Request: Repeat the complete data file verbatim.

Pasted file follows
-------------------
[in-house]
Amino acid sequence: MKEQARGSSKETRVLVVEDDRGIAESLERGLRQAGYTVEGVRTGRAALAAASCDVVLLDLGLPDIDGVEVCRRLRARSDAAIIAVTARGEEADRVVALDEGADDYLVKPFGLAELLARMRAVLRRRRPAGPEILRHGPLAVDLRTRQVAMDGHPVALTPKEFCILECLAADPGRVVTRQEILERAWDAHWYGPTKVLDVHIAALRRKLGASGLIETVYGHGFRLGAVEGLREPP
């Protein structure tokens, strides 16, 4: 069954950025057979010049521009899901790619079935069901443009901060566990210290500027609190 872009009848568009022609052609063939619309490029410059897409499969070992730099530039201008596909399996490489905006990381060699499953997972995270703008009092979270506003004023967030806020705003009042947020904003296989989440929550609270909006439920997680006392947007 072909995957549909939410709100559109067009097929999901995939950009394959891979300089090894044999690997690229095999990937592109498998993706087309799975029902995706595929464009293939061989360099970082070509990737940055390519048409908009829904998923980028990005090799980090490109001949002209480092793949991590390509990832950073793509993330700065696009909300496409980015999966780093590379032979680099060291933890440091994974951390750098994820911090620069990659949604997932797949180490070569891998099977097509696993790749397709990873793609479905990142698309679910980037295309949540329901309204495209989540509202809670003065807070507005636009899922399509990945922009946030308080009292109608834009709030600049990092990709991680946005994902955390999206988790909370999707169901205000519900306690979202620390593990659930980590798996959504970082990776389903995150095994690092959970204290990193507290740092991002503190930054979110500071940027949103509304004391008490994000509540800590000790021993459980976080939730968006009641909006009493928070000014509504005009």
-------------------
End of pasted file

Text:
[in-house]
Amino acid sequence: MKEQARGSSKETRVLVVEDDRGIAESLERGLRQAGYTVEGVRTGRAALAAASCDVVLLDLGLPDIDGVEVCRRLRARSDAAIIAVTARGEEADRVVALDEGADDYLVKPFGLAELLARMRAVLRRRRPAGPEILRHGPLAVDLRTRQVAMDGHPVALTPKEFCILECLAADPGRVVTRQEILERAWDAHWYGPTKVLDVHIAALRRKLGASGLIETVYGHGFRLGAVEGLREPP
């Protein structure tokens, strides 16, 4: 069954950025057979010049521009899901790619079935069901443009901060566990210290500027609190 872009009848568009022609052609063939619309490029410059897409499969070992730099530039201008596909399996490489905006990381060699499953997972995270703008009092979270506003004023967030806020705003009042947020904003296989989440929550609270909006439920997680006392947007 072909995957549909939410709100559109067009097929999901995939950009394959891979300089090894044999690997690229095999990937592109498998993706087309799975029902995706595929464009293939061989360099970082070509990737940055390519048409908009829904998923980028990005090799980090490109001949002209480092793949991590390509990832950073793509993330700065696009909300496409980015999966780093590379032979680099060291933890440091994974951390750098994820911090620069990659949604997932797949180490070569891998099977097509696993790749397709990873793609479905990142698309679910980037295309949540329901309204495209989540509202809670003065807070507005636009899922399509990945922009946030308080009292109608834009709030600049990092990709991680946005994902955390999206988790909370999707169901205000519900306690979202620390593990659930980590798996959504970082990776389903995150095994690092959970204290990193507290740092991002503190930054979110500071940027949103509304004391008490994000509540800590000790021993459980976080939730968006009641909006009493928070000014509504005009």